An interesting aside: Bultmann in Jesus and the Word, (as quoted in James Dunn Jesus and the Spirit) says, “If a man (sic) must say that he cannot find God in the reality of his own present life, and if he would compensate for this by the thought that God is nevertheless the final cause of all that happens, then his belief in God will be a theoretical speculation or a dogma; and however great the force with which he clings to this belief, it will not be true faith, for faith can only be the recognition of the activity of God in his own life.”

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Gospel So What?

Our congregations experience this struggle with the demonic every day. Unfortunately, they, and we, most of the time, experience those voices as the only viable, real voices. The ability to see beyond them, to speak truth to this systemic evil, seems reserved to Jesus.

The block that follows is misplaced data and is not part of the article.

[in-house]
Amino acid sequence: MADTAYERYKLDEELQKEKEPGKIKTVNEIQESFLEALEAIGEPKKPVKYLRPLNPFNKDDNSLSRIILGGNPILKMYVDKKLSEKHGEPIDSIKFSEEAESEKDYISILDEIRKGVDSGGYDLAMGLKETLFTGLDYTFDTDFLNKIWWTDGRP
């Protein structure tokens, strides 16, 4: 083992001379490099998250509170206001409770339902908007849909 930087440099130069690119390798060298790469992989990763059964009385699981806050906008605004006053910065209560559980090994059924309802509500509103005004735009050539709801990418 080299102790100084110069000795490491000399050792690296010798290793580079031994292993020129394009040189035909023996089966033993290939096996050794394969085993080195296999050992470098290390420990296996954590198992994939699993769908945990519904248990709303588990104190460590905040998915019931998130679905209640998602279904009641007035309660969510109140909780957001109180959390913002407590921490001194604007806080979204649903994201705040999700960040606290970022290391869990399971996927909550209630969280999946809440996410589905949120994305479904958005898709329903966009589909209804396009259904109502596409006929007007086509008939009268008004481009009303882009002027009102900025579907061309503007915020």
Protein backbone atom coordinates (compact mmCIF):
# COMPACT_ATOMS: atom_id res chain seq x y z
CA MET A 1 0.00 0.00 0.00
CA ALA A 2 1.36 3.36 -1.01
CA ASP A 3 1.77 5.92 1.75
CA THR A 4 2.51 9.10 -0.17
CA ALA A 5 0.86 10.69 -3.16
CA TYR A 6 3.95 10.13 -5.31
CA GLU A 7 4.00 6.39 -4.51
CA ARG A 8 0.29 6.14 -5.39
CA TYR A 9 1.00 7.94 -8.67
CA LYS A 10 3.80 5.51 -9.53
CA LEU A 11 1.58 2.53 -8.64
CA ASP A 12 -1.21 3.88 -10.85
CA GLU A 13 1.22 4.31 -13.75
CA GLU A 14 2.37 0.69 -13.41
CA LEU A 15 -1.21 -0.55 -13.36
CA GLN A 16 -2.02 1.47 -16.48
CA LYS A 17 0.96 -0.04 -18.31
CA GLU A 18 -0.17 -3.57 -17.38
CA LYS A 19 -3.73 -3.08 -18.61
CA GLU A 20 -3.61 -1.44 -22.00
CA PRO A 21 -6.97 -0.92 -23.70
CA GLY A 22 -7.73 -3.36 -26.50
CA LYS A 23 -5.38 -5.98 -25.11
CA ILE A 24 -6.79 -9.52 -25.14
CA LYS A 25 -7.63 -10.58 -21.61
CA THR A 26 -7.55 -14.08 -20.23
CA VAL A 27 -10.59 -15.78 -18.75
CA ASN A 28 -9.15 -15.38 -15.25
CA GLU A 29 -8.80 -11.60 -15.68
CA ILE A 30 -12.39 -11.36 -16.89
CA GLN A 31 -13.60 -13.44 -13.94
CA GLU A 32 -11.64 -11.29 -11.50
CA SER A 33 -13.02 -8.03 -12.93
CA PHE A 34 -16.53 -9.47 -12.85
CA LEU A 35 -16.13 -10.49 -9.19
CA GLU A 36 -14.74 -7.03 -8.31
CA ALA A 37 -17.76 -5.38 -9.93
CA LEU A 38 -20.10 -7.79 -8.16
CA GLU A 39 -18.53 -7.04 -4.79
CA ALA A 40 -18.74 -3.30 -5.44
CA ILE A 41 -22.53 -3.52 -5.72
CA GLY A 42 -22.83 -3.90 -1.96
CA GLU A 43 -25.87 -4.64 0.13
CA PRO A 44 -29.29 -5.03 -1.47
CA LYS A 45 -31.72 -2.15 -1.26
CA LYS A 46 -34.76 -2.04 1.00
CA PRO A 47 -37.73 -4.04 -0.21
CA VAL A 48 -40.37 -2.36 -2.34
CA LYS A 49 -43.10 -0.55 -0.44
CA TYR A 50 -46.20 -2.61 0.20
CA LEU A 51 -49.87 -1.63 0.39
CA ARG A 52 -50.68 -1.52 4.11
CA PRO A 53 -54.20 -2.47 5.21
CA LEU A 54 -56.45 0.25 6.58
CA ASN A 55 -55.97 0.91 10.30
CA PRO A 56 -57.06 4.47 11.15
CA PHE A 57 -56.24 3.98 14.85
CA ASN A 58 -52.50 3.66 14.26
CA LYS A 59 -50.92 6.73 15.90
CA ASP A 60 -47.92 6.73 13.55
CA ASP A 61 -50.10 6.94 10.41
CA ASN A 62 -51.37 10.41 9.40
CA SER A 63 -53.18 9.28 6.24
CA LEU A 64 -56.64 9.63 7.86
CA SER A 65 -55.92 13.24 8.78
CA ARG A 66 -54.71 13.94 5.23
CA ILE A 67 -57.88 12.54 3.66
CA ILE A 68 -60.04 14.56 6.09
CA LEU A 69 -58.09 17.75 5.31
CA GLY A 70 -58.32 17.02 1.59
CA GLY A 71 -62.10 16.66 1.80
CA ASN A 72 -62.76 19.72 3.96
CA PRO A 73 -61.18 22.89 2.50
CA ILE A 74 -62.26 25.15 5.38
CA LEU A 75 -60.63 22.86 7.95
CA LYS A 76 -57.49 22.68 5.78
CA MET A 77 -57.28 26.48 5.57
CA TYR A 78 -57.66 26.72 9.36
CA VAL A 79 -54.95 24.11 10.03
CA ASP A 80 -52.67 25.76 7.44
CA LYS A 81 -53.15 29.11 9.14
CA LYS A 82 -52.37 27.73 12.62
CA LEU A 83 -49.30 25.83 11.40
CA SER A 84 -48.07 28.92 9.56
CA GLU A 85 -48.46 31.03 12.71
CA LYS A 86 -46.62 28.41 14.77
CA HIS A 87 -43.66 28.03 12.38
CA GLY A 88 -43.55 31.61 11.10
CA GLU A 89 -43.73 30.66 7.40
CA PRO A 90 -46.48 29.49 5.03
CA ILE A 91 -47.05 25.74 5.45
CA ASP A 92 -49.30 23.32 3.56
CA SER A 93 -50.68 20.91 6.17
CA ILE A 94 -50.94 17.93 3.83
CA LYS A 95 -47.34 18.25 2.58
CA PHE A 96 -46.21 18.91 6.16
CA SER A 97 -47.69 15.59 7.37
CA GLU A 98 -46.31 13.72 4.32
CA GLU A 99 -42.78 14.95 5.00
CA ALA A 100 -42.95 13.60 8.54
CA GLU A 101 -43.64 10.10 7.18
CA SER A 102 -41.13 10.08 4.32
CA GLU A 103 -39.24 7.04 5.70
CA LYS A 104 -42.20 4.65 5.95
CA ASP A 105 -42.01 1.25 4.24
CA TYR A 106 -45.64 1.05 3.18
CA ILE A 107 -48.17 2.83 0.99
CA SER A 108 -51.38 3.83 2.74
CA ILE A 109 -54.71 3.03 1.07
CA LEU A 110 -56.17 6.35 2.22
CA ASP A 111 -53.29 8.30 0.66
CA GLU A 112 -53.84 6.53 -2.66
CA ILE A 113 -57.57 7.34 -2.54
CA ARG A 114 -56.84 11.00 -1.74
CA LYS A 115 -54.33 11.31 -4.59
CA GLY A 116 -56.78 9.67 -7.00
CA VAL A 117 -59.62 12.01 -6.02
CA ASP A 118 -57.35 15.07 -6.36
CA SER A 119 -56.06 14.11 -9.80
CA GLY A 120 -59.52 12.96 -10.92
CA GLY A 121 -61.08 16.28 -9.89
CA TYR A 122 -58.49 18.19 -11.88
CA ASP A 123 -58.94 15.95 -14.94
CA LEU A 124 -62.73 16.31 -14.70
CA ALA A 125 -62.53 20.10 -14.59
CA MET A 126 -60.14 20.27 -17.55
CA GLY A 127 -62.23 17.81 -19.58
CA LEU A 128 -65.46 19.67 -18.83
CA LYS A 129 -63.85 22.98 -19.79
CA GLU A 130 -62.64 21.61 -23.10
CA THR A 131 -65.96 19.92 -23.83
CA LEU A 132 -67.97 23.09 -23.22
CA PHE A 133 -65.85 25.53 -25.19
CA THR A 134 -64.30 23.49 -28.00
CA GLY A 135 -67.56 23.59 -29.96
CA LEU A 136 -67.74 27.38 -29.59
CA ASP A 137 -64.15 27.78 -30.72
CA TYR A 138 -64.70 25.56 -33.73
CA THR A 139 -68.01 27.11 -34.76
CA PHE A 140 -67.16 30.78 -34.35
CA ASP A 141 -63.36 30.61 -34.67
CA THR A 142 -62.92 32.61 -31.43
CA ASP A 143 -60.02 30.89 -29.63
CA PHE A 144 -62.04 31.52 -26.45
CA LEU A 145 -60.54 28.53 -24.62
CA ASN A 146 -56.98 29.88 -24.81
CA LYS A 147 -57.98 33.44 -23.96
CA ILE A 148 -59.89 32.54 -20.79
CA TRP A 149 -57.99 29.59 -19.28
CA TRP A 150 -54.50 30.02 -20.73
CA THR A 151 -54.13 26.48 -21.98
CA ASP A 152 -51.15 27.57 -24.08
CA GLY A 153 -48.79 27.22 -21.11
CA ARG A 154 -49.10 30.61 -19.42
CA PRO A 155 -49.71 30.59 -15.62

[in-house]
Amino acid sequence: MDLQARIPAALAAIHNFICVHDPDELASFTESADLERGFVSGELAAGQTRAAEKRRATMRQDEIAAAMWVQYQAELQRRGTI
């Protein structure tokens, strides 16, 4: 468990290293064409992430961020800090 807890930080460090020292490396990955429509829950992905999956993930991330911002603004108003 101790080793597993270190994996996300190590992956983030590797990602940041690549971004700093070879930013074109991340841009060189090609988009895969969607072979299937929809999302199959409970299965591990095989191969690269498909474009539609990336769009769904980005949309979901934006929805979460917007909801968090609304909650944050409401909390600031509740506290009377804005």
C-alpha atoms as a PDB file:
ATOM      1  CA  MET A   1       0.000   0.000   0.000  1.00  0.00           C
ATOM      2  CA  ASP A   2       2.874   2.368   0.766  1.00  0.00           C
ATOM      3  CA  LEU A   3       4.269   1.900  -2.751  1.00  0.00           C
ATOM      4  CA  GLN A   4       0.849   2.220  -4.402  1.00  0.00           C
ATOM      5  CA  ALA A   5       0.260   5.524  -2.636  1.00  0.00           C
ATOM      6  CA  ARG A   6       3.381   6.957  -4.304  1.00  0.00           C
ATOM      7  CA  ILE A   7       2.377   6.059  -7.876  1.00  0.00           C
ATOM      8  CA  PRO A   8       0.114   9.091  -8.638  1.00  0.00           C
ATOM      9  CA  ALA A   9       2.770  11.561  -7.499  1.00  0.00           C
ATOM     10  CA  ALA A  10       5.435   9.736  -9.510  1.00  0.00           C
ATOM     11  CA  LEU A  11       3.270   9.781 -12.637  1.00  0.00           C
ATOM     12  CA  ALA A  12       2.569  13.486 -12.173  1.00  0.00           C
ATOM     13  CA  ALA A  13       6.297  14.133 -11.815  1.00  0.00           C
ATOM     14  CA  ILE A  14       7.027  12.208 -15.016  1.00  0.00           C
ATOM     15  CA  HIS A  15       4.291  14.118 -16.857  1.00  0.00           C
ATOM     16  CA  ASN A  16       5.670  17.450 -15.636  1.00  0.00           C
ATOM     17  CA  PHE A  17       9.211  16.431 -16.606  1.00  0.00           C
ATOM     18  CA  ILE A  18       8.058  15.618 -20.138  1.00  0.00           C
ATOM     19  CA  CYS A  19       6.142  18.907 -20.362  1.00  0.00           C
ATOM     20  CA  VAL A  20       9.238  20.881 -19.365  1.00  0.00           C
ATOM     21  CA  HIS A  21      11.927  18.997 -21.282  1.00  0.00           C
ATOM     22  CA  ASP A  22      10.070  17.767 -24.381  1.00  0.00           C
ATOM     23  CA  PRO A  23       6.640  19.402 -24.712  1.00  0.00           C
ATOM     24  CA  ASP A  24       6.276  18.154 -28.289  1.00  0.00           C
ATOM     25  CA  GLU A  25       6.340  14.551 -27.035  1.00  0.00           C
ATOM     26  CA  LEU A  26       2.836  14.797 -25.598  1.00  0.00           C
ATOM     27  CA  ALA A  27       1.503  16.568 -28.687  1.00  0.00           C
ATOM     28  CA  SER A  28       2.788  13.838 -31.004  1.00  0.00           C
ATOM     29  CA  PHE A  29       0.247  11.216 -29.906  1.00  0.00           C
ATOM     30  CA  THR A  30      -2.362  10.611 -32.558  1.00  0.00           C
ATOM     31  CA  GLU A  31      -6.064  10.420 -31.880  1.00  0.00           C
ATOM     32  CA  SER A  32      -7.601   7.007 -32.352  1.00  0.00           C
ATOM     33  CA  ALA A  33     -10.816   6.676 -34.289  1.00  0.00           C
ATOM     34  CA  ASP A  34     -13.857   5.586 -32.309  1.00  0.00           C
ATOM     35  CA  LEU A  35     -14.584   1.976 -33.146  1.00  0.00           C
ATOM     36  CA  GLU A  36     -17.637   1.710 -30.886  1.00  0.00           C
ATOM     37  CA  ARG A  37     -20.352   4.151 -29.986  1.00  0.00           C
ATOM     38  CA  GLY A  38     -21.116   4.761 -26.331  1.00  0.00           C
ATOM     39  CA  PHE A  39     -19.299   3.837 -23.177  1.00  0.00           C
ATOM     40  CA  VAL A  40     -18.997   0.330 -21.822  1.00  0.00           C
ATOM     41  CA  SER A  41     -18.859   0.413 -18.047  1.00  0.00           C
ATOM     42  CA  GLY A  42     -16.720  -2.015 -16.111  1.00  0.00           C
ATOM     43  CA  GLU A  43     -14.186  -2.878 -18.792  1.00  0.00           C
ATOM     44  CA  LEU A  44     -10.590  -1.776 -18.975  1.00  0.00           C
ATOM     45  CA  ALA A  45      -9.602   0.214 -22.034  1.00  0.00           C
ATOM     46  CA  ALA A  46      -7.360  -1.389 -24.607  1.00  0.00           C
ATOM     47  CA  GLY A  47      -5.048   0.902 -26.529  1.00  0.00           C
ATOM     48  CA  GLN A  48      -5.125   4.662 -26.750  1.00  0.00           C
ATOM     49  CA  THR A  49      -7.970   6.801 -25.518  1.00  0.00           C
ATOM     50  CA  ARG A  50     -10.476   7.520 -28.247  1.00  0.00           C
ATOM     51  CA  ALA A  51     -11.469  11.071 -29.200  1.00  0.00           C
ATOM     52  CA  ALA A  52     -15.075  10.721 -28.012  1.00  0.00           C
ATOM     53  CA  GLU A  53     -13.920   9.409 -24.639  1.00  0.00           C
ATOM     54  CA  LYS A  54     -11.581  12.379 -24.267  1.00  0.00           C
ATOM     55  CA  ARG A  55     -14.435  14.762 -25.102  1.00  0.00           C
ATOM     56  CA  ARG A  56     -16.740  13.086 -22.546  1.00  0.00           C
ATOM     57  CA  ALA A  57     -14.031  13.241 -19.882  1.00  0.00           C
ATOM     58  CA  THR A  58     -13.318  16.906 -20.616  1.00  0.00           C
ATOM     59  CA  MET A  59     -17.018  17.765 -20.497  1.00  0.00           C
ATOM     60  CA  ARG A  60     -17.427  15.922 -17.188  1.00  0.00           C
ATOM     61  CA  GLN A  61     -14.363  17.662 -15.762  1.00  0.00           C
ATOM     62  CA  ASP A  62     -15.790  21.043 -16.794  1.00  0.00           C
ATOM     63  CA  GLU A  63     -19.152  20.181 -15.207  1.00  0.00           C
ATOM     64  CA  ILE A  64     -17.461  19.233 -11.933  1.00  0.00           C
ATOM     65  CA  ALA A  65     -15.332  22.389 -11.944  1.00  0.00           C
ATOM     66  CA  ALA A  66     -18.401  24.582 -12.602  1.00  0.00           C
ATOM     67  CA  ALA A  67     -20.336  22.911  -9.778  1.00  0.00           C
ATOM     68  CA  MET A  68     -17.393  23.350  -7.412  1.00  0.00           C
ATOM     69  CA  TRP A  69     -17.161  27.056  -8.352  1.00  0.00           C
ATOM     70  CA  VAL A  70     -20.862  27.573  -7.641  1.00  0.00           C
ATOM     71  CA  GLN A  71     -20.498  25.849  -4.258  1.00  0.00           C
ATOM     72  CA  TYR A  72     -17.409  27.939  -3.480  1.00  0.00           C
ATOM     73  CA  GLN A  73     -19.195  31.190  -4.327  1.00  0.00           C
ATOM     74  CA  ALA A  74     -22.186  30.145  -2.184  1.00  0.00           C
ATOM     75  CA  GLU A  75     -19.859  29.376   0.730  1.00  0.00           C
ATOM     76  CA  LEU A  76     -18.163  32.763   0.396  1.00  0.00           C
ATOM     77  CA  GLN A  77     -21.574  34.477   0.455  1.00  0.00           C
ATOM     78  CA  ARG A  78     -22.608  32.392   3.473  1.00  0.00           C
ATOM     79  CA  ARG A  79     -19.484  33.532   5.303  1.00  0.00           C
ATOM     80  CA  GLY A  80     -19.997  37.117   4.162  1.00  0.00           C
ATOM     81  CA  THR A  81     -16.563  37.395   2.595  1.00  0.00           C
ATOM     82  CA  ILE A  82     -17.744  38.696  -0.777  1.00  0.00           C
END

This is where it is so important for us to see, to show Jesus the human dealing with these temptations. What Jesus does, responding with Word, interpreted by Spirit, is something we can all do, something our congregations can do. We need to resist the dualism described above that reduces Jesus to a mythic hero.

As preachers, we do well to acknowledge the seeming intractability of this evil, its pervasiveness, its seeming reasonableness. After all, it masquerades as “common sense” and “conventional wisdom.” The things that Satan proposes to Jesus are reasonable means by which to change a world of oppression that is recognizably evil (at least to Jesus and the residents of Palestine).